Now, what, exactly, is this thing you’re about to give your hard-earned (or parents' hard-earned) money to? It's The Gay Gospel! The first-ever self-help guide for Gay 20-Somethings!
Exciting, right? (Yes, it is.) In this eBook I will open up my head and spill out all of the advice, learnings, observations, and random thought-farts that I have gathered from spending ten full years as a gay 20-Something, and then sorted through like recyclables for two years afterwards.
I will keep the chapters and articles brief and to the point. Because I know you’re busy! You’ve probably responded to a few text messages and checked your Facebook at least once since you started reading this description. It’s okay, I’ve done the same while writing this description.
The Gay Gospel will cover everything from sex to dating to looking to breaking up to living your life to partying and a bunch of random, applicable stuff in-between. Plus it will all be covered with my trademark humor and energy that (I hope) you enjoy.
Some of you might be thinking: Justin Luke is a 32-year-old gay party promoter in New York City, why the heck is he writing a self-help book for gay 20-somethings? What gives him the right? (Some of you, alternatively, might be thinking “who the hell is Justin Luke?” to those of you, allow me to thank you for considering funding a self-help book written by someone you’ve never heard of.)
I will make my case quickly, and leave it to you to decide if I am qualified to tell you how to live your life.
For one, I am 32 years old. I have only just recently exited those fragile, wild, unpredictable, psychotic and chaotic years known as the 20-somethings. I’ve been through the wringer and came out on the other side as a somewhat well-rounded 30-something with a great career on a path to adulthood. I remember the piles of bull and the miles of drama I had to wade through to get here. I remember thinking I knew where my life was going, and then seeing where it went instead, and then finally coming around to realize that I will never know where my life is going or where it will end up. All of this madness was not very long ago. I can still taste it on the back of my tongue.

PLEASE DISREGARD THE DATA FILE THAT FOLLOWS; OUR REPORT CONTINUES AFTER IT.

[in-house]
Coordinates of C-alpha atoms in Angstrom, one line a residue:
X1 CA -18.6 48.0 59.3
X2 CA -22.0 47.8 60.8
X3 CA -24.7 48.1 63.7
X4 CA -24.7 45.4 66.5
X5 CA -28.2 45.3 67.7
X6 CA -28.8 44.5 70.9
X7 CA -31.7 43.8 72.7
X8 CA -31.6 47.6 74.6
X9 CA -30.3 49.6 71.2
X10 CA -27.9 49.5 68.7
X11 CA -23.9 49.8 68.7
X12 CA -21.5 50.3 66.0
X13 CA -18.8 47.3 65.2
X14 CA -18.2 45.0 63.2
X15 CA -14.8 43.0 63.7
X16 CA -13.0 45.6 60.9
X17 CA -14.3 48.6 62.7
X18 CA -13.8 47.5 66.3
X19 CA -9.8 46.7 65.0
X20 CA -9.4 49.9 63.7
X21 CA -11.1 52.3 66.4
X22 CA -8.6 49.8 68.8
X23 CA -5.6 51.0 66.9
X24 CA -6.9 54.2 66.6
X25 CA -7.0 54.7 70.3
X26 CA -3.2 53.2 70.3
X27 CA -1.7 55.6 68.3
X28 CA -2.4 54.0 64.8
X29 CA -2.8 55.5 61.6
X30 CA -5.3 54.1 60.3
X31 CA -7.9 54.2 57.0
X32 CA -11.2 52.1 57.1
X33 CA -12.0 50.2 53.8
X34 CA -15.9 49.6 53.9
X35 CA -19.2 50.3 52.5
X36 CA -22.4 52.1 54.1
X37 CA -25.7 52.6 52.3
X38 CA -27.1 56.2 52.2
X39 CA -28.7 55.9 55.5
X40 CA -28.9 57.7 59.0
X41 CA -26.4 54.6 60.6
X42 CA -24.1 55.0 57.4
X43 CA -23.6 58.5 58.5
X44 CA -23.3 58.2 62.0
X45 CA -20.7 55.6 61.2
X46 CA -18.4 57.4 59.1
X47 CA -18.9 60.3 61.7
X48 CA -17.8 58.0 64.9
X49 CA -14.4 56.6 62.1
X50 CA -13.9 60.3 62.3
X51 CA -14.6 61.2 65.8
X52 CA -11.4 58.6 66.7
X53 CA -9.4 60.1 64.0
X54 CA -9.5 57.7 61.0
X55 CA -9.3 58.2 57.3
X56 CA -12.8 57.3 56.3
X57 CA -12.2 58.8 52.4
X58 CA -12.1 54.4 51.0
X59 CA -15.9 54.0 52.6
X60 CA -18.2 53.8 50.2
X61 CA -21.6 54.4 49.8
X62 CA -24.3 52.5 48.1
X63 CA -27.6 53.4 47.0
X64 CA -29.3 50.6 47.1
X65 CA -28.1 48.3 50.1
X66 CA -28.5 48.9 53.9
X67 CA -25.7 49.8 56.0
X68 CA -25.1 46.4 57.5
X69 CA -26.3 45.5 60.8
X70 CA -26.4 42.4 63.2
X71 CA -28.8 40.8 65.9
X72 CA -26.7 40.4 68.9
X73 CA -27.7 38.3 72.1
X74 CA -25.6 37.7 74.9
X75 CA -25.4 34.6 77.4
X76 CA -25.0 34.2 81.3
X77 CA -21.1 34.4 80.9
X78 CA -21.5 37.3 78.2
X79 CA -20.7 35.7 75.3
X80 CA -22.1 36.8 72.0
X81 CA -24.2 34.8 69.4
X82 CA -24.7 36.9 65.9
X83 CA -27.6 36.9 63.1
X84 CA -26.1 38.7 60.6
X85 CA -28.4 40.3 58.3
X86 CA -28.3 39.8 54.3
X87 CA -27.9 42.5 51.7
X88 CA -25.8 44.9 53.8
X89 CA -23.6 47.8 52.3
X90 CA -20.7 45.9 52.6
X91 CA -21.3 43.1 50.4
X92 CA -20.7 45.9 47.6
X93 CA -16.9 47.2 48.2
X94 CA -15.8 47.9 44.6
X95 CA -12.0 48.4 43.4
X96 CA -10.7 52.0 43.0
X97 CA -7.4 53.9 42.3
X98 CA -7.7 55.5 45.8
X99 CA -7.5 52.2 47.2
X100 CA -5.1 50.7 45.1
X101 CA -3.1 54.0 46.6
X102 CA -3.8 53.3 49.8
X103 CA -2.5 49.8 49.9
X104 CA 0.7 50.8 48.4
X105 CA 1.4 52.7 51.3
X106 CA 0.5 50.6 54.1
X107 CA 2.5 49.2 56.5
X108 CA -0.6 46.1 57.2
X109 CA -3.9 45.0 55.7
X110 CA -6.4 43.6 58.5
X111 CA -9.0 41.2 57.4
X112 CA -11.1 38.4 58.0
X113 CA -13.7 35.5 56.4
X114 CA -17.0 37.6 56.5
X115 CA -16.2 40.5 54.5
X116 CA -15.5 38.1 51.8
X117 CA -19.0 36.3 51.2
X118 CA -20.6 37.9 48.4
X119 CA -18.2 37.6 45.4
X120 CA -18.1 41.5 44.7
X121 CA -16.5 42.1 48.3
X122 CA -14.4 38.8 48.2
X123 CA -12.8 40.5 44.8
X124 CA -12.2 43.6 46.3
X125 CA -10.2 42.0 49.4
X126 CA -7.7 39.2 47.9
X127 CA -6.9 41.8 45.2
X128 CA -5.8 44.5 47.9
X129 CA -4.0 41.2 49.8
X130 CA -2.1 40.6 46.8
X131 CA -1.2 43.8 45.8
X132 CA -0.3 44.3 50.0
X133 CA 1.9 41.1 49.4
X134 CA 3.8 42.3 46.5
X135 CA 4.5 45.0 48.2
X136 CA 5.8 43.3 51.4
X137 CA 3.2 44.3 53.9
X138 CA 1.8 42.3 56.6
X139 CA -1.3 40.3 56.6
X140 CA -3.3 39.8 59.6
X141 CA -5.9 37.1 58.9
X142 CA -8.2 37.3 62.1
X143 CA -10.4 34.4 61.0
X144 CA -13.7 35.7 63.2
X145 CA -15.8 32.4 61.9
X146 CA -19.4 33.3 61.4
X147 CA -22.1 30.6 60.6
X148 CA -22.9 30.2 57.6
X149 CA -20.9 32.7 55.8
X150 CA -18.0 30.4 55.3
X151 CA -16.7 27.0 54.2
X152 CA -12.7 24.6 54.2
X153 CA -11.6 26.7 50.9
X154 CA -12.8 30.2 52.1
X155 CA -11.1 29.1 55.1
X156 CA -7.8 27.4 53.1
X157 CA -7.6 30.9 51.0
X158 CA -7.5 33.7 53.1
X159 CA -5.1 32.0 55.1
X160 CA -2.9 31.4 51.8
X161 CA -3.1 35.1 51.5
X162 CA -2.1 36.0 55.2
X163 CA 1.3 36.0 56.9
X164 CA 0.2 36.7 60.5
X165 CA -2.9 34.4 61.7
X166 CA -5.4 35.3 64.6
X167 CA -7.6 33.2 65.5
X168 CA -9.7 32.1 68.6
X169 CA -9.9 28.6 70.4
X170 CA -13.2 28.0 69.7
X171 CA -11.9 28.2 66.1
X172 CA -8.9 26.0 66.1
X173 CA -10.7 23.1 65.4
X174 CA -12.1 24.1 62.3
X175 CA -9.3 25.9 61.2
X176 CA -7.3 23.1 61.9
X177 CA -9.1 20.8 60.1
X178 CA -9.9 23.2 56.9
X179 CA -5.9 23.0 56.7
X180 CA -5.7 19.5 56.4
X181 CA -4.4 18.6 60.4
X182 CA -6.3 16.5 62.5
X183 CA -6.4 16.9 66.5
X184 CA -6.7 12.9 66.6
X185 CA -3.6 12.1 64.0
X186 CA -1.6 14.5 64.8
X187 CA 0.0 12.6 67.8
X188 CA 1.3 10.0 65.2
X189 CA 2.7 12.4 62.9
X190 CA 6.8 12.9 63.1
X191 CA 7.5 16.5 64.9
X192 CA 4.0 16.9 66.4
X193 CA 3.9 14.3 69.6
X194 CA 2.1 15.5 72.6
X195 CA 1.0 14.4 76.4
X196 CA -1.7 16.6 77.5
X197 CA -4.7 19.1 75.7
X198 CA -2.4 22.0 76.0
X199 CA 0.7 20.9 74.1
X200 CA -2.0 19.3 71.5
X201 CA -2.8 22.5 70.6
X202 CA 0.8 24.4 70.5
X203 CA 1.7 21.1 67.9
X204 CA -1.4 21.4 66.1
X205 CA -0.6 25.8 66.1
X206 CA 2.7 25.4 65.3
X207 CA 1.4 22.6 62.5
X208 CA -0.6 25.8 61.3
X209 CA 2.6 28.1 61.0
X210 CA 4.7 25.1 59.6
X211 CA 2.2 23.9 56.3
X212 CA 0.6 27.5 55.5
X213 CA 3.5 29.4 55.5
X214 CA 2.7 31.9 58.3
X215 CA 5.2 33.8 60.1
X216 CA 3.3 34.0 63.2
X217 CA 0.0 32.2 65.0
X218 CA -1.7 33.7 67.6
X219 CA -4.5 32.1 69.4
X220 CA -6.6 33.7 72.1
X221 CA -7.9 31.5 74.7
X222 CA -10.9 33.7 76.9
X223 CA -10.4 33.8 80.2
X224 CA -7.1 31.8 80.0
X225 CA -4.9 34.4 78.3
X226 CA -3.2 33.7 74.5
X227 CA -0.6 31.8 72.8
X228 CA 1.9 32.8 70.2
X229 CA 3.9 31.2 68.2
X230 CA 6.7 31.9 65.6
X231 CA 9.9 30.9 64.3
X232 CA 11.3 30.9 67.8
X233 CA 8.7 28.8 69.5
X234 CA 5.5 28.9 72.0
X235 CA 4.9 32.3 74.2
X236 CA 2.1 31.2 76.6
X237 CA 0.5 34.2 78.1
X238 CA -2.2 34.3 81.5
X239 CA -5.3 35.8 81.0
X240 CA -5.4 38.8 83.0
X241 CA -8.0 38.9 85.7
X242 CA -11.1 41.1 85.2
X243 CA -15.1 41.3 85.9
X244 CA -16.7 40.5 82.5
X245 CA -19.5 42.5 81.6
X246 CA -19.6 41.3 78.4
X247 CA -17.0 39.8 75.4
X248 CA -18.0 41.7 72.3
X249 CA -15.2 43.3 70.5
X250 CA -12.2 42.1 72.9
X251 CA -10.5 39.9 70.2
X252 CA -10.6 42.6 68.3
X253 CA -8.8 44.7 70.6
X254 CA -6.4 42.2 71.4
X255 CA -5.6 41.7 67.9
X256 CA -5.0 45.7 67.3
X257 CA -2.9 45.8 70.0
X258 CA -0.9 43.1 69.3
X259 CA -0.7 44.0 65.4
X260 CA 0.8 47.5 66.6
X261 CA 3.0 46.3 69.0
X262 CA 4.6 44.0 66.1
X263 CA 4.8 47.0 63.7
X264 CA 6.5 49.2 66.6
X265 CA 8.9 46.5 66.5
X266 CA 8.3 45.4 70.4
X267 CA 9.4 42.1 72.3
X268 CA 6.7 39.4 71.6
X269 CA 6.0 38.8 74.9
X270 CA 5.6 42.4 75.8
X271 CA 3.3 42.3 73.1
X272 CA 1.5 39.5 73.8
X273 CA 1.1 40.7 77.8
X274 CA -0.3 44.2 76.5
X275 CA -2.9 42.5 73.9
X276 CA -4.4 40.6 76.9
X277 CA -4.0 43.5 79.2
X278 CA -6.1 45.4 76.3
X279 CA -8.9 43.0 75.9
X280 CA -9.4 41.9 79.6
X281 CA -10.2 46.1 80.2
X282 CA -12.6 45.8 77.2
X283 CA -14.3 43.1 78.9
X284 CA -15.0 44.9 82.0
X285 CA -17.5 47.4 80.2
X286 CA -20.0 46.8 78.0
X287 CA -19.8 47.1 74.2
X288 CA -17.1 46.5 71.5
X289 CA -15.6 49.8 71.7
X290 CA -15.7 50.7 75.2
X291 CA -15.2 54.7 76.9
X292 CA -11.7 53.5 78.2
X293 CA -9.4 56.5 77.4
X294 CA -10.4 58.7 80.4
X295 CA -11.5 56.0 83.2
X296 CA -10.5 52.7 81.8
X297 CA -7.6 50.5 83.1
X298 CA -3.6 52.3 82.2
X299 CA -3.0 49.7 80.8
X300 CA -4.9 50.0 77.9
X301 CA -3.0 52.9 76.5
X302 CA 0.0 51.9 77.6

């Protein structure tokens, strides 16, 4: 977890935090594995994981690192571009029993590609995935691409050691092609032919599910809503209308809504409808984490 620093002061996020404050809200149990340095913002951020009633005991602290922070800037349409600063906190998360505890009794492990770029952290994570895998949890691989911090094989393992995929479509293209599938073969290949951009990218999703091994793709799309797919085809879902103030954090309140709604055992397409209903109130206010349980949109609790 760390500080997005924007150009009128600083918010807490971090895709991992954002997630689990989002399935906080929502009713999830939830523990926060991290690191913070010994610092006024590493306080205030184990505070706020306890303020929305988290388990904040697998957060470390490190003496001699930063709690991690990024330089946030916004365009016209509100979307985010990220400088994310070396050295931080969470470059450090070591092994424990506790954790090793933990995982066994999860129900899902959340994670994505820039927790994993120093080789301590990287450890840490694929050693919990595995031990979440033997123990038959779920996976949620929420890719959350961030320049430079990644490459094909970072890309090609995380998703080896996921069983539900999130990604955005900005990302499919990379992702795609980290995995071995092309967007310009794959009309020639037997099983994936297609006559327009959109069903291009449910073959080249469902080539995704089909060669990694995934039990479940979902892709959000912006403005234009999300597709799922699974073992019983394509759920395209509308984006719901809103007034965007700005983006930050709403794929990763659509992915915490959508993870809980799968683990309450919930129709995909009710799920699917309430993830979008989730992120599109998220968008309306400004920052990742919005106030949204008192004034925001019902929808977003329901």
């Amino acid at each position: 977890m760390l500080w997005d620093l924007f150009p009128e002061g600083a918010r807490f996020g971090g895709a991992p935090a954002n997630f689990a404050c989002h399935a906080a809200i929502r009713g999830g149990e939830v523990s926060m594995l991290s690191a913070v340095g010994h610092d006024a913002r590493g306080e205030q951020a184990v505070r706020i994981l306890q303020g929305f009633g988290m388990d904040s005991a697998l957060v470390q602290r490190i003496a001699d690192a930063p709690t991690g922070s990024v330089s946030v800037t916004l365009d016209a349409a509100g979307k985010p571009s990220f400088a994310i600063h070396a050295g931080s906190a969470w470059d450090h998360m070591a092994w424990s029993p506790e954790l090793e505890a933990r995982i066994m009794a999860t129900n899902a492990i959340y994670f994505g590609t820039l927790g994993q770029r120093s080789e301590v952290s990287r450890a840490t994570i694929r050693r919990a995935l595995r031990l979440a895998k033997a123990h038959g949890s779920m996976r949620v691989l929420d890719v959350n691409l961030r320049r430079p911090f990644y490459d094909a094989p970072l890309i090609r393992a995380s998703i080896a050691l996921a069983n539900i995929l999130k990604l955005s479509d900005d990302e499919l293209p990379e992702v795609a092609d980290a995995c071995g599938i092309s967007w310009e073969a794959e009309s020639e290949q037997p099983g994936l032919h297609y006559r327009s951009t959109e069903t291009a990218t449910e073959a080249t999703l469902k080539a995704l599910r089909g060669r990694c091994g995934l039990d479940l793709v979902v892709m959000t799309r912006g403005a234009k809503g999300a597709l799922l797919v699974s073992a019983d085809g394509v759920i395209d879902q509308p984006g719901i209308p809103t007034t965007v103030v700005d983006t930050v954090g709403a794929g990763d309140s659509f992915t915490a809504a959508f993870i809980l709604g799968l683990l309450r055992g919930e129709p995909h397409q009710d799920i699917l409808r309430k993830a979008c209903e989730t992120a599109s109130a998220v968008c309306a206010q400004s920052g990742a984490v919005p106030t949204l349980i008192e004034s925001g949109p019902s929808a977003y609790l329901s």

For two, I am the co-owner of a gay nightlife promotions company called BoiParty. We throw the largest gay dance parties in New York City, and have done so for many years. Our target audience, and the majority of our party crowds, are gay 20-somethings.
Every night of the week I get to see you live your lives under the flashing lights and spinning disco balls. I see you meet, date, enter relationships, and burn relationships to the ground. I see boys at the top of the mountain, down in the gutter, and every where in between (trust me, you’ll spend plenty of time in all three of these sexy locations).
Over these years I’ve been honored to have our boys take me aside from the wild dance floor to ask me questions about their lives, to come to me with their problems. I won’t call myself a guru or a counselor, but I will say that every day I live among your people, learn your newest sayings, and adapt to your quickly changing culture. I’ve been paying attention, noticing patterns, and honing the advice that I give to problems that each guy thinks is theirs alone, but is actually a shared problem among many other guys their age.
And, for three, I have only been in the world of nightlife for five years, from age 26 to now. Before then I was in a five-year relationship and never set foot in a gay club or bar unless they were playing Broadway musicals on the television screens. I was a homebody, I was scaling the corporate ladder in advertising and PR. I was convinced I was going to get married. I didn’t even have my first drink until I turned 25. So I’ve seen both sides of the gay spectrum - the nightlife and the non-nightlife.
And so there you have it. If these three reasons seem like a good enough pedigree to write The Gay Gospel where I will try to tackle the challenging lives of gay 20-somethings, please consider contributing. If not, forward this link on to an ex-boyfriend or a friend you never really liked. Let me ruin THEIR lives as my humblest apology to you for making you waste time reading this.
Risks and challenges
There will be little-to-no risks or challenges associated with this project, other than slight scheduling delays due to the unavailability of one of the artisans I will need to help publish this book. I have worked with the lot of them a number of times, and I am starting this Kickstarter far enough in advance that I am not really concerned about any such issue.Learn about accountability on Kickstarter
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